Wu Guanzhong was born amid the rich culture and customs of Jiangsu, where the beauty and charm of its Jiangnan scenery could exert their imperceptible influence on his cultural temperament. It was certain that Wu, who decided on his own at 17 to give up electrical engineering, to pass the entrance exam into the Hangzhou Academy of Arts, and to travel the path of art, would have a deep feeling for the aesthetics of Chinese painting. He once said, “The taste that informs the painting styles in modern art is already implicit in many of China's early masterpieces. I believe our Bada Shanren, with his ability to find a harmony between the figurative and the abstract, was the traditional painter who explored the most deeply the realm of abstract beauty. I introduce aspects of colored-ink painting into my oil paintings, giving them those lyrical washes of color in the Chinese style. I've also absorbed a special feature of composition from ancient Chinese paintings, in the way they combine several different scenes into one grand vista. I combine the best features of ancient paintings and oil paintings, to produce the kind of images and colors, and the grand sense of space, that will be moving to viewers.”
Wu Guanzhong's Garden (Jiangnan Garden) embodies in exactly this way his distillation of the essence of both classical Chinese paintings and oils. The painting depicts a giant rock formation directly in line with the viewer's gaze, with a central rift that splits it in two; through this rift can be seen a distant pavilion and pagoda, while a spring gushes forth in a waterfall from the rocks.
In its midst are two small figures that embellish the scene with their contrasting red and blue tones. Wu makes use of the “deep distance” compositional technique originally found in classical Chinese paintings. That is, from a position in front of a mountain, we glimpse scenes beyond it; the tiny human figures that enter into the midst of the scene can only be portrayed in a fragmentary or incomplete manner. The result is quite similar to effects seen in the painting Travelers Among Mountains and Streams by the famous Northern Song painter Fan Kuan (Fig. 1), though in Wu's Garden, the opening in the rocks provides even more opportunity for to exploit depth effects. The characteristics of oils allow him to faithfully present the textures of the rock, its perforations, coarseness, and folds, making it seem familiar and approachable. Even highlighting its somewhat grotesque appearance adds an extra measure of lyrical, humanistic and abstract beauty. Bada Shanren was the finest practitioner of Eastern abstraction; in his Bird on Stone (Fig 2), viewers feel that the artist's own thoughts and personality, his will and his feelings, are contained in the odd contours of mountain and stone he painted. Bada Shanren's ability to create this richly human and lyrical abstraction, even in a figurative painting, reflects a deep pursuit of Eastern abstraction of the kind that Wu Guanzhong so revered. Wu's painting of Garden coincided exactly with that period in the '70s when he began to explore abstraction. Whether Garden is viewed as an attempt to explore, in the oil medium, the source of inspiration found in Chinese ink-wash landscapes, or conversely, as a Chinese style of lyrical abstraction introduced into the oil medium, Garden (Jiangnan Garden) stands as an outstanding representative work in Wu Guanzhong's oeuvre.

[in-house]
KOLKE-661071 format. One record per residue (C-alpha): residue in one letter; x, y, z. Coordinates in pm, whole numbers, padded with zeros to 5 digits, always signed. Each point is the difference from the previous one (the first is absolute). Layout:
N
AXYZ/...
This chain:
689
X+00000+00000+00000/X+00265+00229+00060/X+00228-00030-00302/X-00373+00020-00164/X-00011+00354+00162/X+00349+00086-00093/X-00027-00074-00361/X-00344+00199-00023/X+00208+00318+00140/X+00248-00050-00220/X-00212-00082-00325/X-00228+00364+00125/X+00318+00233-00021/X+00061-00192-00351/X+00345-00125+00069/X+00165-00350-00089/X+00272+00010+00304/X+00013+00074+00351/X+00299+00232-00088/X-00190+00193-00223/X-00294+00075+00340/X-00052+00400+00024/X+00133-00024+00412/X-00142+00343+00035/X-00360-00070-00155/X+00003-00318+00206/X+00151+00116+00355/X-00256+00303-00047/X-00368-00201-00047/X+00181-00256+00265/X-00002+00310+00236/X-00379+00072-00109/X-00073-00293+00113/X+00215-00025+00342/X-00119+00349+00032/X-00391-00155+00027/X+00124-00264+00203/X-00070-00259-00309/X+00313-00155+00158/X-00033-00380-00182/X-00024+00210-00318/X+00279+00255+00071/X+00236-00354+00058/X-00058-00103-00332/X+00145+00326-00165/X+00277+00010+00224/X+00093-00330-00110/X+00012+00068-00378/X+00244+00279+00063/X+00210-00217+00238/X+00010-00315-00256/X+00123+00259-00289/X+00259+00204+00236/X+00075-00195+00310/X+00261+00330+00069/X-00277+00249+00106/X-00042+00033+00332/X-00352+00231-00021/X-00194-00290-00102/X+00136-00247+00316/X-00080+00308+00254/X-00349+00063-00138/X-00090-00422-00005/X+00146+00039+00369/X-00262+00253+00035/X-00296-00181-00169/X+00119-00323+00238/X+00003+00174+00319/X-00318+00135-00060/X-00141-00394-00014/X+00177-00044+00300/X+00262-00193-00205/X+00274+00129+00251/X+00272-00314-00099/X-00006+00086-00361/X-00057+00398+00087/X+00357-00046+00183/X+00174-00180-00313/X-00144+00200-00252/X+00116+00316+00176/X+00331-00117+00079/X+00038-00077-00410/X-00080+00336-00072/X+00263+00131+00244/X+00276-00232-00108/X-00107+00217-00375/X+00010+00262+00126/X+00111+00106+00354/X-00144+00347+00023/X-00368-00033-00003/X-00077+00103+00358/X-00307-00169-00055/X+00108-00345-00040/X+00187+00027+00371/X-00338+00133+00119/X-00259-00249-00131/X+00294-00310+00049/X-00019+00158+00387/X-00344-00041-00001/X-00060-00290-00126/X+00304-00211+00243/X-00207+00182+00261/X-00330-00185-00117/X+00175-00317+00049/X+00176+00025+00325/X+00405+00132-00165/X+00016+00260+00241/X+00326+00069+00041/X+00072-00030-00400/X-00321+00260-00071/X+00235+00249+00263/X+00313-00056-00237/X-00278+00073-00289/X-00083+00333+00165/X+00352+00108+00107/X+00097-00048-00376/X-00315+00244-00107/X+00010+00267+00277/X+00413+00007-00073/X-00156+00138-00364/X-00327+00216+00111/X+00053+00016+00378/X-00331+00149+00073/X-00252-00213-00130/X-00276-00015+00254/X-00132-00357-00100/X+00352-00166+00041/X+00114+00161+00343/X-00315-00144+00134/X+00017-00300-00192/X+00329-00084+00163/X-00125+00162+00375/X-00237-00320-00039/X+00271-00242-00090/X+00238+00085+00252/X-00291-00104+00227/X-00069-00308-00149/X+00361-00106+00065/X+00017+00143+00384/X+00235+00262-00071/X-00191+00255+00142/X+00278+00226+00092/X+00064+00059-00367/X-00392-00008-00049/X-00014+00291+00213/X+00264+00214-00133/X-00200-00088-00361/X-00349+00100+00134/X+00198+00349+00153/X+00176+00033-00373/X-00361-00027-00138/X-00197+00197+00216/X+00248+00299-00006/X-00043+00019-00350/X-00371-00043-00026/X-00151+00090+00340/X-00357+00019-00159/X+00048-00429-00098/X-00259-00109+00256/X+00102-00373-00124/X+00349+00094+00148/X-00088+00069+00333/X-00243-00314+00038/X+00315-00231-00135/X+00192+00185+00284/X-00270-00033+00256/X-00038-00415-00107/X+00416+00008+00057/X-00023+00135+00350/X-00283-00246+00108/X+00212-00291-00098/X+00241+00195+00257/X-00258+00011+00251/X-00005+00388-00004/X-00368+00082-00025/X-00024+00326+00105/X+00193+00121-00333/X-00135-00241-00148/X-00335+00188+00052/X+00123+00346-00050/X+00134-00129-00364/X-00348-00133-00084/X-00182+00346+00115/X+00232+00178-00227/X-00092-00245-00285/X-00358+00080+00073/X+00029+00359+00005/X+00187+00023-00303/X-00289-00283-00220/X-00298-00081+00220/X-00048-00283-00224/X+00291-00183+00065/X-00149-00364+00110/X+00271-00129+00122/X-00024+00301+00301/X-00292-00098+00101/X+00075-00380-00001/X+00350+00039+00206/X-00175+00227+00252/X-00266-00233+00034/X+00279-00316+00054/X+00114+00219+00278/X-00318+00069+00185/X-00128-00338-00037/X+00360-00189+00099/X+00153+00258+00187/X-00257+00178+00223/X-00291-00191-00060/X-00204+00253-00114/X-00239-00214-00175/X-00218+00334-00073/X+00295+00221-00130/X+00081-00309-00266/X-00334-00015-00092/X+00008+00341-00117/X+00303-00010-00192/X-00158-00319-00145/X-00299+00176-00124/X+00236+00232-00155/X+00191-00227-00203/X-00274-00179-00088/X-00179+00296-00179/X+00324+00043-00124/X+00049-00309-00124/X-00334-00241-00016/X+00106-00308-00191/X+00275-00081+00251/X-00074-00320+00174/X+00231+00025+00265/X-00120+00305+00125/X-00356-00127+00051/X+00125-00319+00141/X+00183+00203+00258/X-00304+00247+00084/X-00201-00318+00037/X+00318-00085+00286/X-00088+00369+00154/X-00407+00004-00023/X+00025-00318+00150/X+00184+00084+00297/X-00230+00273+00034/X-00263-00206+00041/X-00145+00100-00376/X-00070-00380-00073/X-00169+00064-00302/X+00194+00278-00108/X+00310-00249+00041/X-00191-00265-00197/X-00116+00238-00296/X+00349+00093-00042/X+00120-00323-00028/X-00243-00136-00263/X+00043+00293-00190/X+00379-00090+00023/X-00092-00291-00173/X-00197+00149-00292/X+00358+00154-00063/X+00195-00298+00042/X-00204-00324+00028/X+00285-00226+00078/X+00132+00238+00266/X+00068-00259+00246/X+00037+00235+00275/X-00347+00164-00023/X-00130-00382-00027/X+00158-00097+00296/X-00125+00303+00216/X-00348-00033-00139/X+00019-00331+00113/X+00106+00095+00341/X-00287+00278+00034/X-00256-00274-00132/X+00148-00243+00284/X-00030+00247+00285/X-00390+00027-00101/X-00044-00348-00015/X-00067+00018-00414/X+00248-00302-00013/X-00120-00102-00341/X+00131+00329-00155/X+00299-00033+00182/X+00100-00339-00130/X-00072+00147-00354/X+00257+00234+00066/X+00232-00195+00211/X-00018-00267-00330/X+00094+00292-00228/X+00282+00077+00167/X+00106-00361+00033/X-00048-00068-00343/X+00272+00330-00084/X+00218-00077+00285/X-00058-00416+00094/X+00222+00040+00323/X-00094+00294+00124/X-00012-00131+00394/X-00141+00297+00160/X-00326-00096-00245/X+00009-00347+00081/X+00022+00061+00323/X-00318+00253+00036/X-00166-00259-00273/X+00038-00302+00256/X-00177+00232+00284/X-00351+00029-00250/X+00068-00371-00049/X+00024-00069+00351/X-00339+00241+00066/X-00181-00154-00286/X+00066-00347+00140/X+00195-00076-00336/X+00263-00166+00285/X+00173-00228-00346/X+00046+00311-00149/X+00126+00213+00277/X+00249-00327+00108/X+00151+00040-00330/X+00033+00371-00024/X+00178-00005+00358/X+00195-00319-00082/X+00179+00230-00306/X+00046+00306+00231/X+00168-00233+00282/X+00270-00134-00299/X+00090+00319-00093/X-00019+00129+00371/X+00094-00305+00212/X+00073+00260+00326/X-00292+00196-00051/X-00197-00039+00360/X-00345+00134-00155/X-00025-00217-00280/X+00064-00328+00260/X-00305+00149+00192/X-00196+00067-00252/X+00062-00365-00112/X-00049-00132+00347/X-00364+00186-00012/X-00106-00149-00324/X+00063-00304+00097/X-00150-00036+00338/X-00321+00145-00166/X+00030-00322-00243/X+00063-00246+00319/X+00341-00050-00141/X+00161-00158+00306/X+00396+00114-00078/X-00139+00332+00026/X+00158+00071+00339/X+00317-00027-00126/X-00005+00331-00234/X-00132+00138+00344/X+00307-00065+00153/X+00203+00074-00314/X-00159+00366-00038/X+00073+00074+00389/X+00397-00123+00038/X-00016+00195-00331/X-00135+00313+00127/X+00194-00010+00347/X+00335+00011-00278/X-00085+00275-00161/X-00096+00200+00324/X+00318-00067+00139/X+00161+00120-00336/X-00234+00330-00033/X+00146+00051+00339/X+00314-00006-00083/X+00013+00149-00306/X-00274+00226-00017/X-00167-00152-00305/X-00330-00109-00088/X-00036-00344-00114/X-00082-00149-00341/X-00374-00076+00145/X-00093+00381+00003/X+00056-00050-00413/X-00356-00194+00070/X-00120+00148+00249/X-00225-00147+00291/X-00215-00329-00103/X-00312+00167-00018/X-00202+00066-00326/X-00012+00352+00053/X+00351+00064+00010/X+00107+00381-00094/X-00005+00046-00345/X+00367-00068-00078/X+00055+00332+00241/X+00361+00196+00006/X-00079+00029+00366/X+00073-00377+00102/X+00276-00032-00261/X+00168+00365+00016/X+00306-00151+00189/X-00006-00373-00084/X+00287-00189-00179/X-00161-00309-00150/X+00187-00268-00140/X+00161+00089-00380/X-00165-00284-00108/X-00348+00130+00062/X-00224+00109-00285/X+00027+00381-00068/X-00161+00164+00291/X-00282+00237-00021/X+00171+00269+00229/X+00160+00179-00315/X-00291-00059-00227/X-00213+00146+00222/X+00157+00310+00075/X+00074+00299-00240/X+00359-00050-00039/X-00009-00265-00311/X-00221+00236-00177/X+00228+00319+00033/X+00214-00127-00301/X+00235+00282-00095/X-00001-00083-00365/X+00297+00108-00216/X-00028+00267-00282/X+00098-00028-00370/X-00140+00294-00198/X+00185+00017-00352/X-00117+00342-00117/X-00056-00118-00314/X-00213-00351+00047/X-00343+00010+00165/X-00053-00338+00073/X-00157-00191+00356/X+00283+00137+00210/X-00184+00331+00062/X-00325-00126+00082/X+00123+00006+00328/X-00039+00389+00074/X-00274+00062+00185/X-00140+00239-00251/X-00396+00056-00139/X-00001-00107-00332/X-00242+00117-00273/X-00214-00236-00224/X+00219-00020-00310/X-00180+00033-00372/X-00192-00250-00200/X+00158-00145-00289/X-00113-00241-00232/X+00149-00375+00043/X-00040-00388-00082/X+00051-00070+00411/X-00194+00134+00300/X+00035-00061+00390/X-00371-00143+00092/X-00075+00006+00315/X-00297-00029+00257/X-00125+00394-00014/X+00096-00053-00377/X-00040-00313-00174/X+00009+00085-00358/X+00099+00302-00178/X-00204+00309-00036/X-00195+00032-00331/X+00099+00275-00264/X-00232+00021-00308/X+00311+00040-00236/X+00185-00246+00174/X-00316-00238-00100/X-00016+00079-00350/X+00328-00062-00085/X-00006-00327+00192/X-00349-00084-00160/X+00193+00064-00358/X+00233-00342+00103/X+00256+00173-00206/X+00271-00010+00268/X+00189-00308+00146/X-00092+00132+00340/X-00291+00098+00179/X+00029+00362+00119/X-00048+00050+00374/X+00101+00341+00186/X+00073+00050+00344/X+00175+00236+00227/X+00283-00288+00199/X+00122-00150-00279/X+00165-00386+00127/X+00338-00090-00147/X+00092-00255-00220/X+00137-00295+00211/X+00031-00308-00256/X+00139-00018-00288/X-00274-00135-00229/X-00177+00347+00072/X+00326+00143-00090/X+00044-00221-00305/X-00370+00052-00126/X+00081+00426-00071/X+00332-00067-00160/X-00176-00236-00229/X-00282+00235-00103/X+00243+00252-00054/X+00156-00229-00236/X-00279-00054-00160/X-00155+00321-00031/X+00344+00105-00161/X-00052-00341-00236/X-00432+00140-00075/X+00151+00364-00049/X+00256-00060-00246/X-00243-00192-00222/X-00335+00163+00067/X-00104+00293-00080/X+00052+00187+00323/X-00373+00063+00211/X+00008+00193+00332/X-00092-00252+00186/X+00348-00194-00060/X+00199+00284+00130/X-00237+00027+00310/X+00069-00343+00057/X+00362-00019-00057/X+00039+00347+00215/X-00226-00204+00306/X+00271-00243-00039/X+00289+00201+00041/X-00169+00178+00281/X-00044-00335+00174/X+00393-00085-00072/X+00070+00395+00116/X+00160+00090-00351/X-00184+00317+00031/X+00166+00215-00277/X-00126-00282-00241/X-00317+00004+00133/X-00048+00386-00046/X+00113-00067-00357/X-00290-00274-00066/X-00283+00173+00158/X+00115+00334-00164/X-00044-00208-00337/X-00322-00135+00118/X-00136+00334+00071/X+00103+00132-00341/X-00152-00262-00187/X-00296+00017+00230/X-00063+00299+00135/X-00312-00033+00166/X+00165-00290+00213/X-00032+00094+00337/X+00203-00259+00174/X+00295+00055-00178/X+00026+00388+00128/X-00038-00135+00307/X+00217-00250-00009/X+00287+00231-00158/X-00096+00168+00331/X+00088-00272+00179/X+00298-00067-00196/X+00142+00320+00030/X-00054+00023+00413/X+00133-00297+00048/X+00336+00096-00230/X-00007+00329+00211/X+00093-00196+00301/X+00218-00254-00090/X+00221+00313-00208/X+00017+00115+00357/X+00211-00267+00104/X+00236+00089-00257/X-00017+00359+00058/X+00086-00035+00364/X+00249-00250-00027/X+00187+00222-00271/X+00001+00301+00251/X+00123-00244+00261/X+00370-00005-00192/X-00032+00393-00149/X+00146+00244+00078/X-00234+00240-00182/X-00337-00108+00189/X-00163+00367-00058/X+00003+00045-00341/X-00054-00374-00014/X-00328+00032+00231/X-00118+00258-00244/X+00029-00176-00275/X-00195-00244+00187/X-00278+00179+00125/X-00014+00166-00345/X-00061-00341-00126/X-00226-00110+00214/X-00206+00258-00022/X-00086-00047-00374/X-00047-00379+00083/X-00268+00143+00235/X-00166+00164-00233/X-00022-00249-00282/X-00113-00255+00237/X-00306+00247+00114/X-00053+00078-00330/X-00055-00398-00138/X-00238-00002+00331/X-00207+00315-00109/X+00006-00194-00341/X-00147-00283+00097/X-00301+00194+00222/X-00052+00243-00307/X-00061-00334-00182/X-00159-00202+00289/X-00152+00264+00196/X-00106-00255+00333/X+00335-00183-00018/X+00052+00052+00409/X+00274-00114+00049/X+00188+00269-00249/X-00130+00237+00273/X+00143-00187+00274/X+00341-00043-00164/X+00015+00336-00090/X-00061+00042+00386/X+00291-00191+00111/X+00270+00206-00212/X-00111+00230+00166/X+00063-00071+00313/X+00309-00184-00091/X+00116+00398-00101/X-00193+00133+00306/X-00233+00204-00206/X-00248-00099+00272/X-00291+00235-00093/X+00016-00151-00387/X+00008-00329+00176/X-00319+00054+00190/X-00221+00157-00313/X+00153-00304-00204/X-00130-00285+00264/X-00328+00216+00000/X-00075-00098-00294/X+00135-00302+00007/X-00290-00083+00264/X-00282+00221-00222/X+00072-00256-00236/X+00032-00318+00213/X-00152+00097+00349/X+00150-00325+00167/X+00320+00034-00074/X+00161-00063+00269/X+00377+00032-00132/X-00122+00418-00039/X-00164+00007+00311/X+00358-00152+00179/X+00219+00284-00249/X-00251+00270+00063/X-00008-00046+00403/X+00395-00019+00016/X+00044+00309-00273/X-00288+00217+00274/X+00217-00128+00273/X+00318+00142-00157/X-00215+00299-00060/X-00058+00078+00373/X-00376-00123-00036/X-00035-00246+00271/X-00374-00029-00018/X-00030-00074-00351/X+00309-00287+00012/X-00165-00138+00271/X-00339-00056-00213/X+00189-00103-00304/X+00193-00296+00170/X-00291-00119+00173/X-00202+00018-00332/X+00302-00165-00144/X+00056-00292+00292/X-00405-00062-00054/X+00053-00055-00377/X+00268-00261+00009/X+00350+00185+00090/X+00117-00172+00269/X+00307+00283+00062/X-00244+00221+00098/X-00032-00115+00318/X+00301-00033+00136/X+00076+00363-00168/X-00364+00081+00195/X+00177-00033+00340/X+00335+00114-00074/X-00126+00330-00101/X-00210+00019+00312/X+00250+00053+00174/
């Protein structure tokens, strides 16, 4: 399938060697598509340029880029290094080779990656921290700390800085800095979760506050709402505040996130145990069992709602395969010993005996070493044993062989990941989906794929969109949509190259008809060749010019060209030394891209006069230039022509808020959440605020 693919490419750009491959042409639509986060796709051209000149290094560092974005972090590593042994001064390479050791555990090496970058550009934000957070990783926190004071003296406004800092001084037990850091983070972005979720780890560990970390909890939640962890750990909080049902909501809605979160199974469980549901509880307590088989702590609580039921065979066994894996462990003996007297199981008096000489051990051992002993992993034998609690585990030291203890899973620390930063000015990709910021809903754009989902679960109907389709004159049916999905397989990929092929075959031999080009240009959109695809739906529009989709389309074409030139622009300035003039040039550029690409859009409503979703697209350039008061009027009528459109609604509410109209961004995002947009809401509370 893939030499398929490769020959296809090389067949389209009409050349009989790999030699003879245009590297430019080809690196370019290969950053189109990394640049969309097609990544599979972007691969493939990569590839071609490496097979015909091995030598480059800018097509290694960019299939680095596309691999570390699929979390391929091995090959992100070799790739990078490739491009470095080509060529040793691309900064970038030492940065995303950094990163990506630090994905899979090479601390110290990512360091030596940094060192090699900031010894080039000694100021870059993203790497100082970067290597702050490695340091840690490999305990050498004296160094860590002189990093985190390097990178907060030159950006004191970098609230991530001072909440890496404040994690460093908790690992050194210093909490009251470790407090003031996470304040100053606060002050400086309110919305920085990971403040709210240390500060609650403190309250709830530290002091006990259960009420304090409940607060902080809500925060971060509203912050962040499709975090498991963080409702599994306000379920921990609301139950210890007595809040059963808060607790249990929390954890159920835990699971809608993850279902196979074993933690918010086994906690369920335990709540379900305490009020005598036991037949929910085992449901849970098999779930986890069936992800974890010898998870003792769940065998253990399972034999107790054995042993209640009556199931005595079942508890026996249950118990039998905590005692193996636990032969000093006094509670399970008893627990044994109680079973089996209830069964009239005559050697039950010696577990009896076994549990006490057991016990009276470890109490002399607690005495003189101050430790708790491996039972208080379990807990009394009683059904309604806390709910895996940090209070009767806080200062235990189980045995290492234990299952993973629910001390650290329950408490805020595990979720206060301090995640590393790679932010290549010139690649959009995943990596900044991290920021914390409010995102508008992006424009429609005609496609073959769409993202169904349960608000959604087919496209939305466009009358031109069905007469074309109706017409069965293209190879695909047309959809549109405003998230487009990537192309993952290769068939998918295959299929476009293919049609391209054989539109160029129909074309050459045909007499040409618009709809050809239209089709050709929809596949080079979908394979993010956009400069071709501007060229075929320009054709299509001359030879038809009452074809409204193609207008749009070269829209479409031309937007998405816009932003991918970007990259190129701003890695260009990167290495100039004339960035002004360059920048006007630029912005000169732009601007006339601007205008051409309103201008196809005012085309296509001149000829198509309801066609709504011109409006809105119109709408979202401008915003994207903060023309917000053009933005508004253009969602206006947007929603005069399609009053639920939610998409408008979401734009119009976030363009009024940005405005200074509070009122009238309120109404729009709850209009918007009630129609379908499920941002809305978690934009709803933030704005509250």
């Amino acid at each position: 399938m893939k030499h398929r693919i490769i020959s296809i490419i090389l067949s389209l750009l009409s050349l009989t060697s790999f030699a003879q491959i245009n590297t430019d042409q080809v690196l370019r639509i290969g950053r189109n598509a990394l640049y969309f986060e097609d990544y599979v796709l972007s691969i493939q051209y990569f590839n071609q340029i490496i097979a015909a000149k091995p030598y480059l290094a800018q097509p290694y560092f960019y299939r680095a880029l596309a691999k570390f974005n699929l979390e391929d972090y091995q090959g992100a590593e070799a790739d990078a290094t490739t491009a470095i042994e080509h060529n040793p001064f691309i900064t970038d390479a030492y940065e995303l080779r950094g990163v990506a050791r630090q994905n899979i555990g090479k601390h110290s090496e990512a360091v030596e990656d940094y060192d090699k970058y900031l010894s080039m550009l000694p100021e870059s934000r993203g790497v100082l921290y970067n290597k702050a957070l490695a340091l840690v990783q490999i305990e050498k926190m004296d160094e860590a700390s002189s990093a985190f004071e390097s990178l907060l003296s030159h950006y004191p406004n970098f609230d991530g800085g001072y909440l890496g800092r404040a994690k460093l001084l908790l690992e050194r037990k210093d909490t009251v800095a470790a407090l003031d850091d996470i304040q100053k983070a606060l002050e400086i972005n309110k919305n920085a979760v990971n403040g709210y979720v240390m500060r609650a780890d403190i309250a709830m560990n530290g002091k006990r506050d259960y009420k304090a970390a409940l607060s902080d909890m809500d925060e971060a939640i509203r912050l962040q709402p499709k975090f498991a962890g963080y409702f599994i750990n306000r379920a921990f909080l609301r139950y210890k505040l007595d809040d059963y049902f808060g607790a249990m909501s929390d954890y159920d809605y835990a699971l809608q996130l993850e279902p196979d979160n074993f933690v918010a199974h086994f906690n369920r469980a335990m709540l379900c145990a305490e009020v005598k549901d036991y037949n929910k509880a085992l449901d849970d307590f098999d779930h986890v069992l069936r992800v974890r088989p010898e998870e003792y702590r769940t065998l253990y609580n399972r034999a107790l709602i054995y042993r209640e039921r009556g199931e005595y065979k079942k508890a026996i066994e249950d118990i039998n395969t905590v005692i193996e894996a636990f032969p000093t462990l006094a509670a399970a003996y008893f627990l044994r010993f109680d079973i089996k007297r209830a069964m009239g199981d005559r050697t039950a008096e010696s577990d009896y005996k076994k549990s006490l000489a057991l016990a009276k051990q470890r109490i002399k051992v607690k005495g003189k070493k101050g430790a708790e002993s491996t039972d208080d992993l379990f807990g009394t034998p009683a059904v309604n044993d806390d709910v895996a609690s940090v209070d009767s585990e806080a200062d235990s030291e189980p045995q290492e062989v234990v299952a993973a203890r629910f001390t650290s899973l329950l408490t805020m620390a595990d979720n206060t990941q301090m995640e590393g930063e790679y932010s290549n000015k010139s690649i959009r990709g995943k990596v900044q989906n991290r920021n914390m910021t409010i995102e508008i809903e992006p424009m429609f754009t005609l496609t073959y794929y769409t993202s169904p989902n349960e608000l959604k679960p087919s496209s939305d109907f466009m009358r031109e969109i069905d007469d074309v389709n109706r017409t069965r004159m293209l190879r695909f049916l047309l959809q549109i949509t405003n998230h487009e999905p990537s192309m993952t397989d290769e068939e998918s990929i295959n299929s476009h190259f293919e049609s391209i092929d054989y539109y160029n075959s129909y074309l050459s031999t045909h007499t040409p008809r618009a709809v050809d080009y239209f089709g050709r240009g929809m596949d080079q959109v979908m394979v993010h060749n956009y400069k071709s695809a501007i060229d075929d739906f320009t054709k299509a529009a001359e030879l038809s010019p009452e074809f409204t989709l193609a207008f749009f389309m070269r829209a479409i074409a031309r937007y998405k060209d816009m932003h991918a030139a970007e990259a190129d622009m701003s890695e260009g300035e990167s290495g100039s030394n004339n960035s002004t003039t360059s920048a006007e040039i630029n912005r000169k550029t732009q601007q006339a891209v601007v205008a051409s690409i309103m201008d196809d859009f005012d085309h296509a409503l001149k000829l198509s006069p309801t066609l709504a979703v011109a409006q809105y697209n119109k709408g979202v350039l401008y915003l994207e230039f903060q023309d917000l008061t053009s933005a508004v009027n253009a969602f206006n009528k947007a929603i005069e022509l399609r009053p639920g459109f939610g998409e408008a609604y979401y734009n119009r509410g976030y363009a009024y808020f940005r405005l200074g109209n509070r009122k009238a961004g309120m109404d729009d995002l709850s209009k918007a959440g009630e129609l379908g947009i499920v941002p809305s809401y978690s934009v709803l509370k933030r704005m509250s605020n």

Another special point of interest for the viewer of Garden is the fact that nowhere can Wu Guanzhong be seen to use any lines as outline for the forms in his painting; instead, he builds up his brushstrokes to create the sense of mass and volume seen in the objects it portrays. Cezanne believed in the concept that “lines don't exist; light and shadow don't exist; only contrasts between colors exist. Modeling is just the outcome of exact relationships between tones.” For that reason, Cezanne abandoned precise modeling of objects, and gave his attention only to their sense of volume and the overall relationship between them; sometimes, to produce harmonious relationships between all of them, he even abandoned the attempt to depict them as fully independent and real individual forms (Fig.3). In Wu's painting, he introduces a fine willow tree into his composition, living and growing in the fissure between the two rocks, and it seems as if it should be an independent form, yet is depicted as growing against or attached to the rock. The willow tendrils and leaves fall in a curtain from the top of the rock, and the trunk that leans hard against it becomes a visual point of focus that helps divide the stone into two. The overall arrangement creates a scene that is harmonious, if not entirely realistic. This outstanding work nevertheless represents one way in which Wu Guanzhong introduced further important innovation into Chinese scenic landscape painting.